Background: Pain catastrophizing predicts poor outcomes following orthopedic procedures for patients with chronic conditions; however, limited research has focused on acute injuries. This study aimed to quantify the progression of Pain Catastrophizing Scale (PCS) scores from injury to 6-months post-anterior cruciate ligament reconstruction (ACLR) and determine if preoperative or 6-month PCS scores were related with self-reported pain or function 6 months post-ACLR. The authors hypothesized PCS scores would minimally fluctuate and would be related with worse outcomes 6-months post-ACLR. Methods: All 48 participants (27 male/21 female; aged 22.7 [4.6] y, body mass index 24 [3.3]) included in this secondary analysis of a randomized control trial sustained an ACL injury during sports activity. Participants completed the PCS and Pain Visual Analog Scale (VAS) at 5 time points: within 7 days of injury (INITIAL), day of surgery, 2 weeks postoperative (2W), 6 weeks postoperative (6W), and 6 months postoperative (6M). They completed the Knee Injury and Osteoarthritis Outcome Score (KOOS) at 6M. Wilcoxon signed-rank tests and Spearman rank-order correlations were used for analysis. Results: PCS scores were not fixed (INITIAL: 11.6 [10.8], day of surgery: 2.5 [3.7], 2W: 8.0 [7.8], 6W: 3.7 , 6M: 0.8 [2.3]). They fluctuated in response to injury and ACLR similar to Pain VAS scores. Preoperative PCS scores were not related with 6M outcomes; however, 6M PCS scores were significantly related with 6M Pain VAS and KOOS subscales. Conclusions: PCS scores fluctuated in response to injury and ACLR. Preoperative PCS scores were not related with 6M outcomes; however, 6M PCS scores correlated with pain and function at 6M. High pain catastrophizing appears to be a natural response immediately following acute ACL injury and ACLR, but may not be indicative of a poor postoperative result. PCS scores 6-months following ACLR may provide useful information regarding self-reported pain and function.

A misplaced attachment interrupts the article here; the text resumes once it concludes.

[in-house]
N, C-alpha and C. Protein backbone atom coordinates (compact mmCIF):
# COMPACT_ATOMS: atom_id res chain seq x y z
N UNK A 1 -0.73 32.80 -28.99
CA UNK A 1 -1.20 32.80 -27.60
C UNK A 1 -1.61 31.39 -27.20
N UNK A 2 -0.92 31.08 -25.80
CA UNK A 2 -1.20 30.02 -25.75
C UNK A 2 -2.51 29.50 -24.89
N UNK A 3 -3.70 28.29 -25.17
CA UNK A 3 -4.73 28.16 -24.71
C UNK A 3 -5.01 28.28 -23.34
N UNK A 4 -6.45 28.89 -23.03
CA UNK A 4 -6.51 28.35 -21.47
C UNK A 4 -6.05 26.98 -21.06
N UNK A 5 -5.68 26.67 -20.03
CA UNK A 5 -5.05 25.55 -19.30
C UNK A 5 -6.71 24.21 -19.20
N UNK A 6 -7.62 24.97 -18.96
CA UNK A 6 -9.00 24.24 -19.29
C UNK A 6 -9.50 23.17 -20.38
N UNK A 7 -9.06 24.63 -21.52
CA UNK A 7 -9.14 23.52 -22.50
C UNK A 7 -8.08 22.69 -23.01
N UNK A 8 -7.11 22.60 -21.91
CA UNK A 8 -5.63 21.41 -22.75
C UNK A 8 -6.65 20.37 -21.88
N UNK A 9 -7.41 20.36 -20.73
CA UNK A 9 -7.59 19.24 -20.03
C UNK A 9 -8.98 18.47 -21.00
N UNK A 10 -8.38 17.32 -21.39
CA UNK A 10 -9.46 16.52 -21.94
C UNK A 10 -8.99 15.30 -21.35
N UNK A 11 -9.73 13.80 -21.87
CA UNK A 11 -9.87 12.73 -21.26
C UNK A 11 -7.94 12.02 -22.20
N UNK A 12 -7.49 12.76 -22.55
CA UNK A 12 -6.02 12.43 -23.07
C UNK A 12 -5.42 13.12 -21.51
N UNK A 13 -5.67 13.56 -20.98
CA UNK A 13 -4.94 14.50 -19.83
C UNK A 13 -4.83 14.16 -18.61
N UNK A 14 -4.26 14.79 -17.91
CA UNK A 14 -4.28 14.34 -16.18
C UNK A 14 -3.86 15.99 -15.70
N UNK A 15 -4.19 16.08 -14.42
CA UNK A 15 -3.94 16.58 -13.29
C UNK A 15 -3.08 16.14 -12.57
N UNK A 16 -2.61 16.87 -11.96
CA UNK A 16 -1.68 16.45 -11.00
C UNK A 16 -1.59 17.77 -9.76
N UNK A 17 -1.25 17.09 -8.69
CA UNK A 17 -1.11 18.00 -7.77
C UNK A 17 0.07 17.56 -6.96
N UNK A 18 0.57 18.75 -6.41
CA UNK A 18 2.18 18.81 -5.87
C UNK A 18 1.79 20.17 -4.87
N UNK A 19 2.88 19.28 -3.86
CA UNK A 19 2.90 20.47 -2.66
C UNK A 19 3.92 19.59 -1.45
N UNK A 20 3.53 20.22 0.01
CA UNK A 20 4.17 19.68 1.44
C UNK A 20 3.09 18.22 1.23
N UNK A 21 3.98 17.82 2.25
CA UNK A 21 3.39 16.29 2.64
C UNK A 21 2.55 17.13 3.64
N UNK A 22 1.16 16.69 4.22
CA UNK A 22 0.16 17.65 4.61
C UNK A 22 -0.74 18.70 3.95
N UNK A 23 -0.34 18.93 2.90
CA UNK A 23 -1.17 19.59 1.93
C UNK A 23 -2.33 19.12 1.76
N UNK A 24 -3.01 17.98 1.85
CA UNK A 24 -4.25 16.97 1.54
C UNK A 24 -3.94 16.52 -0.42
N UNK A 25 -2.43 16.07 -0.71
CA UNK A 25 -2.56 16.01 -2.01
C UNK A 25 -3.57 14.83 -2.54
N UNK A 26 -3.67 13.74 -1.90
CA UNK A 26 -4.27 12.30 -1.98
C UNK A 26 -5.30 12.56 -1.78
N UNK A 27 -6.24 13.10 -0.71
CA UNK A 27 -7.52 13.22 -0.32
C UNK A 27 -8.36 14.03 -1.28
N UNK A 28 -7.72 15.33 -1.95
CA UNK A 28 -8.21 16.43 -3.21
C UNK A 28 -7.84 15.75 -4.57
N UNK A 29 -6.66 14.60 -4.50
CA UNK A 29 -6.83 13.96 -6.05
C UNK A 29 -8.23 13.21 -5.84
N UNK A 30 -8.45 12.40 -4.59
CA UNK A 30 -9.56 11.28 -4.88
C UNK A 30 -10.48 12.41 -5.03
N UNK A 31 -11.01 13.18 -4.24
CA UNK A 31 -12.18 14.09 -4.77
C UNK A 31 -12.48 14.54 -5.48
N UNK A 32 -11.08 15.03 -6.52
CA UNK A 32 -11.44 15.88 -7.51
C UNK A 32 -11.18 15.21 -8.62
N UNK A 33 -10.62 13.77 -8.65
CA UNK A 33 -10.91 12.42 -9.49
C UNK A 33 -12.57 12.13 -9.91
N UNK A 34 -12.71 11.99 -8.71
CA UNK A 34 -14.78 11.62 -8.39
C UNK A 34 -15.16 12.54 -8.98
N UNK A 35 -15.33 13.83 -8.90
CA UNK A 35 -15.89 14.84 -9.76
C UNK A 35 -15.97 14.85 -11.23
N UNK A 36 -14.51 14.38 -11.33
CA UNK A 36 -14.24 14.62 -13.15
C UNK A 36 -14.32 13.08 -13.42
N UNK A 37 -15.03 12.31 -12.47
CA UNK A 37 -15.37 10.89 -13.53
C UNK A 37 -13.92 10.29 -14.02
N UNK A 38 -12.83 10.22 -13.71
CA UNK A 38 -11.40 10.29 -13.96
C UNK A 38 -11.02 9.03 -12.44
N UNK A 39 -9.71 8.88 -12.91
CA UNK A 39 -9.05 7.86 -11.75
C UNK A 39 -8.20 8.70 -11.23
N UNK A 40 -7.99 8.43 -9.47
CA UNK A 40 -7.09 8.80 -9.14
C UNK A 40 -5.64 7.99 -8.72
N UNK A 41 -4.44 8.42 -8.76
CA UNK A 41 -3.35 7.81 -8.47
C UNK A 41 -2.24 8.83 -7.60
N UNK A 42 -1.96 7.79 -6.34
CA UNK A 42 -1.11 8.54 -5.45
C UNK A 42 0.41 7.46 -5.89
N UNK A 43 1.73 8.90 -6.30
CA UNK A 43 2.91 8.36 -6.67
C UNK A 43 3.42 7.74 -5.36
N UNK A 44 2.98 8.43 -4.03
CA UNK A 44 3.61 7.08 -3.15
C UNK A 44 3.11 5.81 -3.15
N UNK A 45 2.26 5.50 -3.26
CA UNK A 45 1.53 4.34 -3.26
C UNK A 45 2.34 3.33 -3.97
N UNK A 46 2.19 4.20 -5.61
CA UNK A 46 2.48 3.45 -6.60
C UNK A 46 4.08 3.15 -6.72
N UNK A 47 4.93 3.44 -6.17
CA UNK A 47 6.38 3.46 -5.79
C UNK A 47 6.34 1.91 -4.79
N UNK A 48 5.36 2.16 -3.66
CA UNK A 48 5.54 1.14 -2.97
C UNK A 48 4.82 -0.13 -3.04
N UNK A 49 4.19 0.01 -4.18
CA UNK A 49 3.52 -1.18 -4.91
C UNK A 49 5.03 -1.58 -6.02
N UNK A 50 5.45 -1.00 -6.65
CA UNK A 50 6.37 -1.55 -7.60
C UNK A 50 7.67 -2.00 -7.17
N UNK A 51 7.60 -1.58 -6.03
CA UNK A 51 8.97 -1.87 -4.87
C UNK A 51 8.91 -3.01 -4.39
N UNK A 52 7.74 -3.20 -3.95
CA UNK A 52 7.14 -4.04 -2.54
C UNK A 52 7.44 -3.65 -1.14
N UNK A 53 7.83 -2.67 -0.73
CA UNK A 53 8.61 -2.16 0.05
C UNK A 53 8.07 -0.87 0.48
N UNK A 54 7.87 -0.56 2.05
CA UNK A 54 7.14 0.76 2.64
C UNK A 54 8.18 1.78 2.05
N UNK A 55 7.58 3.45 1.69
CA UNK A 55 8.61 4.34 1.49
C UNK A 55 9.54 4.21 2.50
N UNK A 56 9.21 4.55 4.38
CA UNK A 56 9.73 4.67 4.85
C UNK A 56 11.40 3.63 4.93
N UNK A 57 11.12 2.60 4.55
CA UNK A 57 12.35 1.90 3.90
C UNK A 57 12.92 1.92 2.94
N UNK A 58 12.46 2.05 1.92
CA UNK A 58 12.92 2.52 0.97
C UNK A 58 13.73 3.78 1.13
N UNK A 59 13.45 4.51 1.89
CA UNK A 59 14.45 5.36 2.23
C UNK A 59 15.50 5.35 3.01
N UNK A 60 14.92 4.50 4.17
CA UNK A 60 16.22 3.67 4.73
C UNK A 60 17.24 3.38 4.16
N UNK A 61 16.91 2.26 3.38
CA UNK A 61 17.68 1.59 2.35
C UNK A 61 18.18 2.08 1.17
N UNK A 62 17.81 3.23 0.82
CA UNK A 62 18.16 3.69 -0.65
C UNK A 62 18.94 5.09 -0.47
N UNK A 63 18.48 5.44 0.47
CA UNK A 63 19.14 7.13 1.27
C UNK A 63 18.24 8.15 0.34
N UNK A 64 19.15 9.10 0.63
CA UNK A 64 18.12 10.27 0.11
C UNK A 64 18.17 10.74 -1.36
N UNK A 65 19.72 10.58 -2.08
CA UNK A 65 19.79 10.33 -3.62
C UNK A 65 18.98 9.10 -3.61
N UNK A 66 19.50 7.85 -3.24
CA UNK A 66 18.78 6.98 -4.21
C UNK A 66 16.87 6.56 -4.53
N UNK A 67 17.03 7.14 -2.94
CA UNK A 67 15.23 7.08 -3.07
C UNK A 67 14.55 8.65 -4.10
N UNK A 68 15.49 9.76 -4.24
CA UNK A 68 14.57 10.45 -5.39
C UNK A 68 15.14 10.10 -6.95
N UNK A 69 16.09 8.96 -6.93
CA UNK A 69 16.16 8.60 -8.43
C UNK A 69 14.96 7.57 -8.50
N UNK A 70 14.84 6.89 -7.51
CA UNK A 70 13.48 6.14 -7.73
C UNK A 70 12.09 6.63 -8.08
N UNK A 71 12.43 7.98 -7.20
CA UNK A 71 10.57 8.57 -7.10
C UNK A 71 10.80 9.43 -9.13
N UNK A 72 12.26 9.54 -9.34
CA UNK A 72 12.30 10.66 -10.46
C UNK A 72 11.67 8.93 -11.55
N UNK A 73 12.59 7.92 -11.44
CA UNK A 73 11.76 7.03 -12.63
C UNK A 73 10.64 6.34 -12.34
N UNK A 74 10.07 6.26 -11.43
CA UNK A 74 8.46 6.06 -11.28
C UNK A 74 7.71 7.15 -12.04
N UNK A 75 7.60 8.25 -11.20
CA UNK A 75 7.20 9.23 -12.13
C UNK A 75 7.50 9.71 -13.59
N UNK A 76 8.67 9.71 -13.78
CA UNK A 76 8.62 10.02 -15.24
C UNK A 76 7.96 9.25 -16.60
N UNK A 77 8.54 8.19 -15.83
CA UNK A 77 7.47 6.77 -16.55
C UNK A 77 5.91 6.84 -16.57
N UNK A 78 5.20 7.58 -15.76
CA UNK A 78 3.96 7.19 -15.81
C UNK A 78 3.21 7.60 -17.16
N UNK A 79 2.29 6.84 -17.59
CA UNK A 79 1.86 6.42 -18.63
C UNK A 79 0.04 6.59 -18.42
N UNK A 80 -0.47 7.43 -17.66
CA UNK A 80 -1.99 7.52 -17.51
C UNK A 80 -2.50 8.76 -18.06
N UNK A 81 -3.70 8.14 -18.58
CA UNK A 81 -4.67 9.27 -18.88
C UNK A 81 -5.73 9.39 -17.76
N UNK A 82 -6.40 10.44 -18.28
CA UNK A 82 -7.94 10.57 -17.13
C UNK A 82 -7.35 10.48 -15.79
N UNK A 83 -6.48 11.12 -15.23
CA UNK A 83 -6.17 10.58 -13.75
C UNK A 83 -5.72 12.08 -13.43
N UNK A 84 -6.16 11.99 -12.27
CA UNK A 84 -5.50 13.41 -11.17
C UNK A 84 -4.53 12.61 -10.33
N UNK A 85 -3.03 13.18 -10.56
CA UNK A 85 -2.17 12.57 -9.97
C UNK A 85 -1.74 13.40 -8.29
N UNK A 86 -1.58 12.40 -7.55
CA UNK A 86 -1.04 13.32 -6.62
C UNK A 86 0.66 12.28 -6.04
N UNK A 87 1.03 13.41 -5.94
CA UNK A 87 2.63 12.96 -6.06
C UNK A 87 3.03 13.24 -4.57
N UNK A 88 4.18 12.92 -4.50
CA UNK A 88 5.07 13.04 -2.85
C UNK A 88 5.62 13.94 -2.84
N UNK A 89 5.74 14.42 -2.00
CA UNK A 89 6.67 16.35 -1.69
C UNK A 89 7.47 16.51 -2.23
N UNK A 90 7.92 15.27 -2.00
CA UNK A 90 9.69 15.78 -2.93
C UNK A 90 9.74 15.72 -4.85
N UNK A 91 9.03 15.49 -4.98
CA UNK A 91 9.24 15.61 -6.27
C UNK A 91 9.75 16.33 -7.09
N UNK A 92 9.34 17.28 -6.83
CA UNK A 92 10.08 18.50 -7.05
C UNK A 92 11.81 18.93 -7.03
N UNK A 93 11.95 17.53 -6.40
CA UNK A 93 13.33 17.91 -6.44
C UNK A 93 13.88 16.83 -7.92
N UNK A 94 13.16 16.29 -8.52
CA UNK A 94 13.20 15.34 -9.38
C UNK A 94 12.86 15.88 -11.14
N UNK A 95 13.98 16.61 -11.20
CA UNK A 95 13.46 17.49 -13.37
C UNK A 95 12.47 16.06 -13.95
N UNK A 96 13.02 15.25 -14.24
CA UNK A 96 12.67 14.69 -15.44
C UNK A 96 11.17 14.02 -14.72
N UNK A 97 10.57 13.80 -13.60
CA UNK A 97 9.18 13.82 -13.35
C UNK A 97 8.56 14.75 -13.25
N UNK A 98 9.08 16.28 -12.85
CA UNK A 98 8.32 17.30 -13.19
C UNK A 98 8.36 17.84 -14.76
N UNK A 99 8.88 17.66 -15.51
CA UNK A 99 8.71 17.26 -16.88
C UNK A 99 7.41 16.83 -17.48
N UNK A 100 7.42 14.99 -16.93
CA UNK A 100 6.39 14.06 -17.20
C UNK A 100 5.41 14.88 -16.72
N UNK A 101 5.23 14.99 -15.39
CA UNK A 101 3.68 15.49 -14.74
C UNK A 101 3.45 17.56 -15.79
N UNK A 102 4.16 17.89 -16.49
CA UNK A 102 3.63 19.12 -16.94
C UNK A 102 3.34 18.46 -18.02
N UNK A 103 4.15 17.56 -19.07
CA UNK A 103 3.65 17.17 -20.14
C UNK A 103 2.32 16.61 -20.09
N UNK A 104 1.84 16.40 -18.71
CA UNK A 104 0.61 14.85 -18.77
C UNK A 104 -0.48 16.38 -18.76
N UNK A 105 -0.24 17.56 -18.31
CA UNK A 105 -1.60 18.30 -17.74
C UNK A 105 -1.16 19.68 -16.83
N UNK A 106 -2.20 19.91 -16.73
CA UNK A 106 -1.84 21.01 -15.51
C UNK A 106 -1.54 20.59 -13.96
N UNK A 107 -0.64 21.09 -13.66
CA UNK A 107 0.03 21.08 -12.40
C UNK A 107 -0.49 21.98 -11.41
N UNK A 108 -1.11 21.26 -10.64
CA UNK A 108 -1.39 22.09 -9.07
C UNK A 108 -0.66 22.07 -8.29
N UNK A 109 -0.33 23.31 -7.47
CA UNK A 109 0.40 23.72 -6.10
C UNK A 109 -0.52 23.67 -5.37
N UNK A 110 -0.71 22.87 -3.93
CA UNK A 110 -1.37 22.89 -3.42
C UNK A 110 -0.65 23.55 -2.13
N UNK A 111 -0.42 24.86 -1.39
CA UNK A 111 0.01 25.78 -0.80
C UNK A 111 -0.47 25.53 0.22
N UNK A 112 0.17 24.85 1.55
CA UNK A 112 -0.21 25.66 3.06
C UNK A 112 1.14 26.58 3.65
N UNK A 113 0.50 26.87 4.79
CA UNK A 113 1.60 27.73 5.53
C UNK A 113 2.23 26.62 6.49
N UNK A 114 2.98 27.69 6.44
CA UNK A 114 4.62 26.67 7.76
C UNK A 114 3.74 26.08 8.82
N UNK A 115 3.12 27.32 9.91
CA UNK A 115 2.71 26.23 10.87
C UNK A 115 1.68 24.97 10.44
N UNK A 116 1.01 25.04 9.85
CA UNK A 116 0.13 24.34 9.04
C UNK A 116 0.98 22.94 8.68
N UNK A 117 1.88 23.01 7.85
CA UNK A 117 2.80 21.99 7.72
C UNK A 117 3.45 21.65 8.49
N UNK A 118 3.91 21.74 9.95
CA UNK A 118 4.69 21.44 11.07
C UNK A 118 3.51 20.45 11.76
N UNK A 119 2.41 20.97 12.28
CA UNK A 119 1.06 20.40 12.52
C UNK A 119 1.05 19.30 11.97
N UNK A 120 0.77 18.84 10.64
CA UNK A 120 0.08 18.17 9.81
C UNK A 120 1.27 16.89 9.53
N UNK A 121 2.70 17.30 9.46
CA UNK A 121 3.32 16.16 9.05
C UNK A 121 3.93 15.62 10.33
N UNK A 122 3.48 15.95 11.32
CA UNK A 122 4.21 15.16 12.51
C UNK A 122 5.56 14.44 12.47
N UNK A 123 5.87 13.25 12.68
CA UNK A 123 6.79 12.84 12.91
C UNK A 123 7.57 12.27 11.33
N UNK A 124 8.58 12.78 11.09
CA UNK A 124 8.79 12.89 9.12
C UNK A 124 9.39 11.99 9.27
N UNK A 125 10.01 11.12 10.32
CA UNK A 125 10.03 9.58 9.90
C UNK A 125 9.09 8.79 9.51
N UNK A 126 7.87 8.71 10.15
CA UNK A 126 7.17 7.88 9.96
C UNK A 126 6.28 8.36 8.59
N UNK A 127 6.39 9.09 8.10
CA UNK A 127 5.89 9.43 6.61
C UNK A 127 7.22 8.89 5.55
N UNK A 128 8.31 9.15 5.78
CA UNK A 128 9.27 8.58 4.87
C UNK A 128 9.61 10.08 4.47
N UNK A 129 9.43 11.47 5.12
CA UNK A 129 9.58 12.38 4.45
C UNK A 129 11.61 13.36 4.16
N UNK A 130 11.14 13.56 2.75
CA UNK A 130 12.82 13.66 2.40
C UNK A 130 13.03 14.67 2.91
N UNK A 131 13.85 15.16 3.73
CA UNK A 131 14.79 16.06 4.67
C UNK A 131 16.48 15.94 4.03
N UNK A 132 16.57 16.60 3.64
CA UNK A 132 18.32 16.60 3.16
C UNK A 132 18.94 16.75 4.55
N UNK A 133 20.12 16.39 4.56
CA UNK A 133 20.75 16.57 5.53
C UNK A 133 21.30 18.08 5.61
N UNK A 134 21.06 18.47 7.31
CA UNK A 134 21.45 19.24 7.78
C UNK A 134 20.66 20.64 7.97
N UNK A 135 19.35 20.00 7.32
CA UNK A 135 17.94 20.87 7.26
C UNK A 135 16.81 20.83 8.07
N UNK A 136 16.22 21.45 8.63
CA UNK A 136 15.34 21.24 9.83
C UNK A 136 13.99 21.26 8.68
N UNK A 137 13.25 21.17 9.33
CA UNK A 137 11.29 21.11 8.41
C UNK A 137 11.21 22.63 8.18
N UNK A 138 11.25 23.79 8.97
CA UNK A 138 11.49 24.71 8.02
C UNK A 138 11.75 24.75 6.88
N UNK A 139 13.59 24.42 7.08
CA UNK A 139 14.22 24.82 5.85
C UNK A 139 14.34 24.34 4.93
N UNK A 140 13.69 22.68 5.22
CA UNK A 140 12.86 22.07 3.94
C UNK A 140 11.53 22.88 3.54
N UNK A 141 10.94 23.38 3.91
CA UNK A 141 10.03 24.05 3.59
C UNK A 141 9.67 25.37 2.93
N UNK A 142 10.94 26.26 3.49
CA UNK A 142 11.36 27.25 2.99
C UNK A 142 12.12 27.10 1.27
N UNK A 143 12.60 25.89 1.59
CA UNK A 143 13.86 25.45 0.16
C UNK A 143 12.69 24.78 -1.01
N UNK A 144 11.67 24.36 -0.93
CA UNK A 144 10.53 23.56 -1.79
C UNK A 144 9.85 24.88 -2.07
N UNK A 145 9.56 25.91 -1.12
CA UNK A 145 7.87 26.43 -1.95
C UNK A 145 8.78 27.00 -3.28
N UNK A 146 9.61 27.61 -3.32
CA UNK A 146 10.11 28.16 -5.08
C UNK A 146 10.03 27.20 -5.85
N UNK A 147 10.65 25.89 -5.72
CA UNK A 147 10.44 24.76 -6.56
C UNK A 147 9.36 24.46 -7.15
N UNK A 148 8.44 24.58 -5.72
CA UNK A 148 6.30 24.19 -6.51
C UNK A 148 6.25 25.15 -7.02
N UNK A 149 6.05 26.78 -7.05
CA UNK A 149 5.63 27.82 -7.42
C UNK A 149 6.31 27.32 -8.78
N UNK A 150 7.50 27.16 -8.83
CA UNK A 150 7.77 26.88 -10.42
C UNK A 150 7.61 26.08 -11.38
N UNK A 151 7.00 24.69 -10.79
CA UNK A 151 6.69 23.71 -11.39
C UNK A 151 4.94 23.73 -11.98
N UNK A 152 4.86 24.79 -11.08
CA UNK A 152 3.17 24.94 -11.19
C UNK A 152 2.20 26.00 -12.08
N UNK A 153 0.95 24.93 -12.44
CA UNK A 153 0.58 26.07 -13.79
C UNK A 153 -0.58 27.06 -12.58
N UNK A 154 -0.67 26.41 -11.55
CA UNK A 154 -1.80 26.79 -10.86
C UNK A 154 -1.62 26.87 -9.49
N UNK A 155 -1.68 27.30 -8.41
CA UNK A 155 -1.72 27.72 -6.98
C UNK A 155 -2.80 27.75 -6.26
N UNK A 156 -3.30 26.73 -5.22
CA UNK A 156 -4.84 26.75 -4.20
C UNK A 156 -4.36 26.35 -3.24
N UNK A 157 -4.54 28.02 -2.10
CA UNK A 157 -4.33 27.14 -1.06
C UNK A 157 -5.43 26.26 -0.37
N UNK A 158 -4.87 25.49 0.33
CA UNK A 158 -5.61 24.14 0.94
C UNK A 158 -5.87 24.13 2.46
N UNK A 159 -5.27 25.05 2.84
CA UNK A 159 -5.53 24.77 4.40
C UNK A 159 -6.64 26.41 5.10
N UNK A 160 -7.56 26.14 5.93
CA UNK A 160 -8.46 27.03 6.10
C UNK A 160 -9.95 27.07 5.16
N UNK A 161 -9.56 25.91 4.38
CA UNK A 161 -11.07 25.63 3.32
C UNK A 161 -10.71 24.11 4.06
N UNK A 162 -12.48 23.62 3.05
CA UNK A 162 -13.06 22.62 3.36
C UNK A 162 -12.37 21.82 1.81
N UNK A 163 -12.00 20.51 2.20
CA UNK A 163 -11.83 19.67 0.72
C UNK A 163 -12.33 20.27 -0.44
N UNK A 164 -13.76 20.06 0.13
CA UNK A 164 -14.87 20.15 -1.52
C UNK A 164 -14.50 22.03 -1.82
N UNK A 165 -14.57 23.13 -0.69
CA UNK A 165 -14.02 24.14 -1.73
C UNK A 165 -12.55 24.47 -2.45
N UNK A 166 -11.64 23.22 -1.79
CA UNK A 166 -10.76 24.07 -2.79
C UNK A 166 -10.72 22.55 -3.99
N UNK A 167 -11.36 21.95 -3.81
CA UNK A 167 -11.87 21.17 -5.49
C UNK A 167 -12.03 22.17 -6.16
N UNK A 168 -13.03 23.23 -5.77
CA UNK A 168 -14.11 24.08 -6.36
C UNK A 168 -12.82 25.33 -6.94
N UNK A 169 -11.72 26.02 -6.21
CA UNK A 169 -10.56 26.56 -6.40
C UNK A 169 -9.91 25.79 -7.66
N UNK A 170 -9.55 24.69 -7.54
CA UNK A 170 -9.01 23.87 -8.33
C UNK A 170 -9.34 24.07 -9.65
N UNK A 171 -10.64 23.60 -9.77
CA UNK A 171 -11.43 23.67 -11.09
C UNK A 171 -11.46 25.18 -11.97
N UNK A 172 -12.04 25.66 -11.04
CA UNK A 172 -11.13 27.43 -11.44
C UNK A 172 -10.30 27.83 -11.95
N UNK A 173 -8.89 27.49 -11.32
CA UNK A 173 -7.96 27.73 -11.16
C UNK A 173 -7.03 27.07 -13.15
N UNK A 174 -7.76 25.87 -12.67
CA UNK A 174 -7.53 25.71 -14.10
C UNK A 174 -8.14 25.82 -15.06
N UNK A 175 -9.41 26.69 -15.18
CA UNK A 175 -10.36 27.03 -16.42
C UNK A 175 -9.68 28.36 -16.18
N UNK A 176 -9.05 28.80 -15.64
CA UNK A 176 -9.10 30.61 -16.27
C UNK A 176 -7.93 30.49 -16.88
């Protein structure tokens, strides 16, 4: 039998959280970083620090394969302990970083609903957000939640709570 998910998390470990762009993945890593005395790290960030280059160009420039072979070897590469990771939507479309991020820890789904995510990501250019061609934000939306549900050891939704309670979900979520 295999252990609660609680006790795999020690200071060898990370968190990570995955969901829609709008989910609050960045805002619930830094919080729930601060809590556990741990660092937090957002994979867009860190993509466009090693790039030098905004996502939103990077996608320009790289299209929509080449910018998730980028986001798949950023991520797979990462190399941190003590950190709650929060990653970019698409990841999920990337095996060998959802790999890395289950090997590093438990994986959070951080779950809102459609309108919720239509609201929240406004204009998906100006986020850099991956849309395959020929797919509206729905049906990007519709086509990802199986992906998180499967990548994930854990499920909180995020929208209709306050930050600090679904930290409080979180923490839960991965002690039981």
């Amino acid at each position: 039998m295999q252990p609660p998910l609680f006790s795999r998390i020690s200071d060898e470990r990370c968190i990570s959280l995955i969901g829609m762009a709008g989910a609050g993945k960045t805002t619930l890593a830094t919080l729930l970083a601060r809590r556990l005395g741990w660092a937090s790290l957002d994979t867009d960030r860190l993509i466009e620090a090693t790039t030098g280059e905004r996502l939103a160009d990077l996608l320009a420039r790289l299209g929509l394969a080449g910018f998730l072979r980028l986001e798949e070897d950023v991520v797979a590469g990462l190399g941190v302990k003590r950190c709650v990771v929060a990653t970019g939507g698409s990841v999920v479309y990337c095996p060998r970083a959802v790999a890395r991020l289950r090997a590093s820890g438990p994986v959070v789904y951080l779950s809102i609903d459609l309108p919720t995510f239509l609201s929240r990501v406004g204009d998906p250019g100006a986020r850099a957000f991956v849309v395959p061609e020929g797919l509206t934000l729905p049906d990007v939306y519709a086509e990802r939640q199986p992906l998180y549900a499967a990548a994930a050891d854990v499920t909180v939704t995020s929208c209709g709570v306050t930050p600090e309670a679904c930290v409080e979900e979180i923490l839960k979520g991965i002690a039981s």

|Number of pages||5|
|Journal||Journal of Sport Rehabilitation|
|State||Published - 2020|
Bibliographical noteFunding Information:
The authors would like to acknowledge the funding of National Institute of Arthritis and Musculoskeletal and Skin Diseases of the National Institutes of Health (award number 5K23AR060275) and University of Kentucky (CTSA award number UL1TR000117).
© 2020 Human Kinetics, Inc.
- Patient-reported outcomes
- Psychosocial factors
ASJC Scopus subject areas
- Orthopedics and Sports Medicine
- Physical Therapy, Sports Therapy and Rehabilitation